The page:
24 May 2012


One of the greatest (and most often discussed) challenges to church pastors is that Sunday comes every seven days.  Pastors live for Sunday, because that is the fullest day of our ministry week.  Of course, there is the old joke that Sunday is the only day a pastor actually works.  Although I know that some people consider this to be more truth than fiction, the reality is that Sunday is hyperdrive and the remaining six days are positioned toward the next one.

What this does to the atmosphere surrounding the clergy is infuse a sense of being overly pragmatic in all areas of life, theology and ministry.  In other words, the necessity of having a sermon (and probably some Bible study) ready to go on Sunday makes the week, already filled with a multitude of pastoral responsibilities - a push to prepare for that one day.  All of this can often lead the pastor to a feeling of emptiness, and from there down the line to burnout.

I have never experienced a burnt out feeling from pastoring, but there have been many times when I have been empty and had no more to give.  It is in these moments when pastors need to be pastored, and it is when they begin to feel the most isolated and alone.  If Vin Scully can refer to the pitcher's mound at Yankee Stadium as "the loneliest spot in the world," then we can refer to the pastor's pulpit as the same.  But just as a pitcher takes the game with him (win or lose) as he steps off the field, so does the pastoral vocation follow the preacher.

There is a basic two-sided approach to dealing with this emptiness.  Those who are responsible are the pastor and the pastor's church leadership.  Both sides then need to take a two-step approach: recognize and identify the potential for emptiness, and take the time to combat it.  Rather than going through the more "corporate" or "leadershipy" lingo about this, let me say it in a more pragmatic way.  Pastors, we need to find ways of getting out of the normal routine and breathe.  However, I don't think that extra vacations are the answer; these times of refreshment should be an intake which inspires and nourishes.

Read books.  Yes, you already do this . . . some.  The statistics on pastors who engage in serious reading as part of their normal routine are alarmingly low.  I remember a few years ago when a pastoral survey of reading and self-education was submitted to our district leadership, one of our pastors listed only "The Sporting News" as what he had engaged in that year.  Still, there are many pastors who take the art of sermon preparation seriously, and engage in academic study week after week.  What this leaves out, then, is time to allow our minds to ponder on greater issues, our spirits to be challenged by bigger thoughts, and our perspectives to be widened by other voices.  Find time when you can read without needing "to get something I can preach out of it" and explore things that are interesting to you, yet connected to your vocation as a pastor.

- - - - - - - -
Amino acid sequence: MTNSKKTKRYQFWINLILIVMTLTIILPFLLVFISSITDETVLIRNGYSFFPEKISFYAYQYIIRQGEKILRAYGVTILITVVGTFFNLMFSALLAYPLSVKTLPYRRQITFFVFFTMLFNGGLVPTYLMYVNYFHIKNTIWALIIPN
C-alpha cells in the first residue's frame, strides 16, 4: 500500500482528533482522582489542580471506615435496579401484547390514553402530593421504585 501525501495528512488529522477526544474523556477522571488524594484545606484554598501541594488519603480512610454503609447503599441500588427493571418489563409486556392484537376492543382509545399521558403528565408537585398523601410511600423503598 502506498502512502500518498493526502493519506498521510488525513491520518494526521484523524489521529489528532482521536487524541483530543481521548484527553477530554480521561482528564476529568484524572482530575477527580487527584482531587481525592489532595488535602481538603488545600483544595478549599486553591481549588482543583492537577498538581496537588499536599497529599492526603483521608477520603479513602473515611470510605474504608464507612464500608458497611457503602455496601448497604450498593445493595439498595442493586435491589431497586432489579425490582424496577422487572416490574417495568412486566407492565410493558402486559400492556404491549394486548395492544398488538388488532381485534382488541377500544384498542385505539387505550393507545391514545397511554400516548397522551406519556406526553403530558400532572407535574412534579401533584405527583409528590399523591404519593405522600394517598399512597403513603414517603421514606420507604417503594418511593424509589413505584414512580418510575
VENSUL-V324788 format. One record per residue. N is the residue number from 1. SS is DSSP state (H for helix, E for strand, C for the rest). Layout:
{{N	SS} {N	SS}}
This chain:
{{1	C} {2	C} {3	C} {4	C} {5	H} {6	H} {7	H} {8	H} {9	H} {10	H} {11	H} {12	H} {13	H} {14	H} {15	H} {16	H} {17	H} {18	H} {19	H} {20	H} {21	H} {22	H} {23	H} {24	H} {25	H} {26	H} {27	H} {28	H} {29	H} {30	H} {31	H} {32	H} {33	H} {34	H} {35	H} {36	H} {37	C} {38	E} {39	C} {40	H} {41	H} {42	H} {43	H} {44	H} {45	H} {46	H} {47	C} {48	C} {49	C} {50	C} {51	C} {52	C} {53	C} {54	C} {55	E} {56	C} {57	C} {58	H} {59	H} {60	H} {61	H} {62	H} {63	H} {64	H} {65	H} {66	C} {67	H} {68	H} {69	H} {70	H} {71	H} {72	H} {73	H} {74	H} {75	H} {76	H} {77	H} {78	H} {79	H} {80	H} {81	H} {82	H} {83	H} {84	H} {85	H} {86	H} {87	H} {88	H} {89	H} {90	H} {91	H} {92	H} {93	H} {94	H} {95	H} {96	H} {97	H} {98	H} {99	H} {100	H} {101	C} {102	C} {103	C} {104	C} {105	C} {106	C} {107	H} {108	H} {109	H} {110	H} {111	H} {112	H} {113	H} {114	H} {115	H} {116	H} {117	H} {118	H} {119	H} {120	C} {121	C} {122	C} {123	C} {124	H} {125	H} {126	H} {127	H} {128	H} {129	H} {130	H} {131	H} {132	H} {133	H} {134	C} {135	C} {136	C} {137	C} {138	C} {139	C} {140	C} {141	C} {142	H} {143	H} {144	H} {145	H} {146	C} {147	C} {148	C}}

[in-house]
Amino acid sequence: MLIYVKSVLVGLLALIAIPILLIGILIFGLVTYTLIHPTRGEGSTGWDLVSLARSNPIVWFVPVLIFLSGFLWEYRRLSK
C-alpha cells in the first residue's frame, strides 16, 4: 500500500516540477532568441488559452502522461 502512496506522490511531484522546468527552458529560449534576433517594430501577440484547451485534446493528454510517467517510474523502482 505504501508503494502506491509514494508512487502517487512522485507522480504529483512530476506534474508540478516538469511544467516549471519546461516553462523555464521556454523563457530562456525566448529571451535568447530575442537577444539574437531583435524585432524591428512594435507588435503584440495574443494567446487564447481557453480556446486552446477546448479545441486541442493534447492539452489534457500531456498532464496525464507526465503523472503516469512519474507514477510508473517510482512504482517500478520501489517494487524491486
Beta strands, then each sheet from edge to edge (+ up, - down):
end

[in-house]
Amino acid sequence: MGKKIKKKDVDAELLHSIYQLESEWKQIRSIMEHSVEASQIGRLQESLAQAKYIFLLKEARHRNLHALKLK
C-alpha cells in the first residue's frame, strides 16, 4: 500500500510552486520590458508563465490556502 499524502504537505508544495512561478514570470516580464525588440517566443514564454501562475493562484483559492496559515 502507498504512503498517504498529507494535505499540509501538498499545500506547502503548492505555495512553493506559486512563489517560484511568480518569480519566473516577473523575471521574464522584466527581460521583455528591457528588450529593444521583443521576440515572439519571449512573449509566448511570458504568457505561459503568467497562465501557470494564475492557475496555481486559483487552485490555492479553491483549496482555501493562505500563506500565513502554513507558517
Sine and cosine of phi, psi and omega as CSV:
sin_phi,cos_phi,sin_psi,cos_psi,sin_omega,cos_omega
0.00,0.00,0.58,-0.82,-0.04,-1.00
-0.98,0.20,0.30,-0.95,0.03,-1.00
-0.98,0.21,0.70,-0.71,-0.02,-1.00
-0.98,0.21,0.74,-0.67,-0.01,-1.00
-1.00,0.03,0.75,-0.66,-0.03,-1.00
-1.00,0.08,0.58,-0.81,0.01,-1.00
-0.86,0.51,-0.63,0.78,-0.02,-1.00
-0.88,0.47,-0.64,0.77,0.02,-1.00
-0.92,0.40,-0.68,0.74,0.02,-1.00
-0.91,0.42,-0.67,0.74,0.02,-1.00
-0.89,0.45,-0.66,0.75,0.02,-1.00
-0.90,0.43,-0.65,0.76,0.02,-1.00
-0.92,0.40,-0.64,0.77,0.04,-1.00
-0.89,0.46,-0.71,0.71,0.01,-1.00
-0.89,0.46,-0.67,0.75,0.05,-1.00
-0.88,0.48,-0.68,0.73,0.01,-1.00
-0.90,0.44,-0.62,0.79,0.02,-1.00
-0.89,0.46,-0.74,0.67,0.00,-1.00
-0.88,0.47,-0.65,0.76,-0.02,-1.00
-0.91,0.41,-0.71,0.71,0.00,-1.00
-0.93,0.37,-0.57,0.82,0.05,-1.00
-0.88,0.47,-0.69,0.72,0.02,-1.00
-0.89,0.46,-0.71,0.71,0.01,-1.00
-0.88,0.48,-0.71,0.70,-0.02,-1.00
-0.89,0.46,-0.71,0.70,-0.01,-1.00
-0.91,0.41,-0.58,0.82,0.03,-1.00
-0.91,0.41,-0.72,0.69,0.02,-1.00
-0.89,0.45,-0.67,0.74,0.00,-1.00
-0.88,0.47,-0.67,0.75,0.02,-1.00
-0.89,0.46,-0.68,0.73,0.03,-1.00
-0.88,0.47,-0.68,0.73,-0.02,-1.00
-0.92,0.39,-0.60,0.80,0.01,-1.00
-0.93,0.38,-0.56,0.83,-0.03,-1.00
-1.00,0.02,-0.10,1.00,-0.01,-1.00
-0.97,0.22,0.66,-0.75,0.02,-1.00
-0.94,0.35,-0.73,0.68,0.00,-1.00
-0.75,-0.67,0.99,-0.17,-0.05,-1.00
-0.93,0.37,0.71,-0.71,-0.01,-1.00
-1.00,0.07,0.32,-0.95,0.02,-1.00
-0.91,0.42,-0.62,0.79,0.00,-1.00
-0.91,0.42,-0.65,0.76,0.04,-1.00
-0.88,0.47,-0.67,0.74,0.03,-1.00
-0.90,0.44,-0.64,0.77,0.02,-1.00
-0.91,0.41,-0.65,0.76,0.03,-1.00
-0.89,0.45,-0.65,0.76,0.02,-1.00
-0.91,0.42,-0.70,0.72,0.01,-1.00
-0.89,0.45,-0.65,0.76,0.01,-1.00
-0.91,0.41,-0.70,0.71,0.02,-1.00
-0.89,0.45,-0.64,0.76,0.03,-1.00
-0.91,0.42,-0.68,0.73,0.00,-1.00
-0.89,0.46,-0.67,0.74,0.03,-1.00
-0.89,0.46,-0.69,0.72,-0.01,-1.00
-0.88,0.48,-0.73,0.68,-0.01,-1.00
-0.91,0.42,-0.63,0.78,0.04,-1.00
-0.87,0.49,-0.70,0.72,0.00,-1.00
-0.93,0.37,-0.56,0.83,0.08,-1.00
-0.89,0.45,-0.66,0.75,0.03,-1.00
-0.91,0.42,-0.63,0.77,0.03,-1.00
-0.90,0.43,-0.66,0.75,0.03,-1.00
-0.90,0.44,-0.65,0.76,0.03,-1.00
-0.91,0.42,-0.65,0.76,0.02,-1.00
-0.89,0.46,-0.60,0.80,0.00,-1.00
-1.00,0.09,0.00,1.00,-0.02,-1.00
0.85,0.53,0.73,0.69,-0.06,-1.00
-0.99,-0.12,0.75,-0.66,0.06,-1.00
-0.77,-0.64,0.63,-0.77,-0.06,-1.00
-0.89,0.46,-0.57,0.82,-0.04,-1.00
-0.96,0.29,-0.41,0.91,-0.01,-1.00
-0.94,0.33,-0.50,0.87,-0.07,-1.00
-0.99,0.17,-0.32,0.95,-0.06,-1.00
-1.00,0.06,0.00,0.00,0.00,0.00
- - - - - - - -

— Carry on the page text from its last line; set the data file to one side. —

Listen to sermons.  Most of the time pastors don't have an opportunity to hear others preach.  Sometimes we get into our own modes and rhythms, that this can be such a benefit even beyond our personal spiritual growth.  Grab podcasts, visit other church's websites, or even attend services on your off days.  Again, this doesn't need to be an all-the-time routine, but it is something that helps combat the emptiness.

Pray.  When pastors get caught up in the week-to-week routine, we sometimes get to the point where prayer becomes difficult.  I might suppose that this is because we are so used to pouring out that we think that we need to produce some great thoughts and words for God.  We forget that many times our prayer is simply to receive, to be on the intake, and allow his Spirit to renew us.  This is vital, and our enemy would rather us not remember it.

Some will undoubtedly say that this sounds simple, but in reality is unrealistic for the average pastor.  Not only does this response expose what a poor and unhealthy concept of pastoring we have in our culture, but it also makes me wonder if we are content to allow ourselves to be convinced that we are that important . . . that we cannot leave the work of the church for one week without it collapsing around us.  Once more, our enemy would love if we never realized the truth of the matter.

On a personal note, I write this having just gone through a cycle of encroaching emptiness.  I took time and pushed (very difficultly) through and worked ahead in my weekly schedule.  Therefore, most of this week has been devoted to being alone and reading - books that are interesting (yet fruitful), but which have no direct connection to sermon prep (actually, I did find a few bits that I worked back into the previously prepared talk (!)).  I allowed myself the chance to breathe.  I took advantage of the time, for I do not know when it will become available again.

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